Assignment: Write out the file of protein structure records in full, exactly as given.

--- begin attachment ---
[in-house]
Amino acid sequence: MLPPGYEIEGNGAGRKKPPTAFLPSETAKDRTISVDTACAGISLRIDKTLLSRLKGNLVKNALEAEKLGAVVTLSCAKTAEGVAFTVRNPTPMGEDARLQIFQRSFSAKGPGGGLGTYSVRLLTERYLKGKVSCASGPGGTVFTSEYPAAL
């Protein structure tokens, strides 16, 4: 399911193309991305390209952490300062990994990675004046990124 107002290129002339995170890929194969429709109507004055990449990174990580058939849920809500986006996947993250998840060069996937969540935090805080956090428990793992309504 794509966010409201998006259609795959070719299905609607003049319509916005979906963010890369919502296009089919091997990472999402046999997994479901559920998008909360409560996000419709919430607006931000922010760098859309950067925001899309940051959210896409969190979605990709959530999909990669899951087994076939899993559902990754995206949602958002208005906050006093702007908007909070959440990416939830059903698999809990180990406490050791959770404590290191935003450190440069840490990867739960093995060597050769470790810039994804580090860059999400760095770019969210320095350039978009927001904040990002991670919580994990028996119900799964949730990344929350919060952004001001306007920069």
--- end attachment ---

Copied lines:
[in-house]
Amino acid sequence: MLPPGYEIEGNGAGRKKPPTAFLPSETAKDRTISVDTACAGISLRIDKTLLSRLKGNLVKNALEAEKLGAVVTLSCAKTAEGVAFTVRNPTPMGEDARLQIFQRSFSAKGPGGGLGTYSVRLLTERYLKGKVSCASGPGGTVFTSEYPAAL
């Protein structure tokens, strides 16, 4: 399911193309991305390209952490300062990994990675004046990124 107002290129002339995170890929194969429709109507004055990449990174990580058939849920809500986006996947993250998840060069996937969540935090805080956090428990793992309504 794509966010409201998006259609795959070719299905609607003049319509916005979906963010890369919502296009089919091997990472999402046999997994479901559920998008909360409560996000419709919430607006931000922010760098859309950067925001899309940051959210896409969190979605990709959530999909990669899951087994076939899993559902990754995206949602958002208005906050006093702007908007909070959440990416939830059903698999809990180990406490050791959770404590290191935003450190440069840490990867739960093995060597050769470790810039994804580090860059999400760095770019969210320095350039978009927001904040990002991670919580994990028996119900799964949730990344929350919060952004001001306007920069």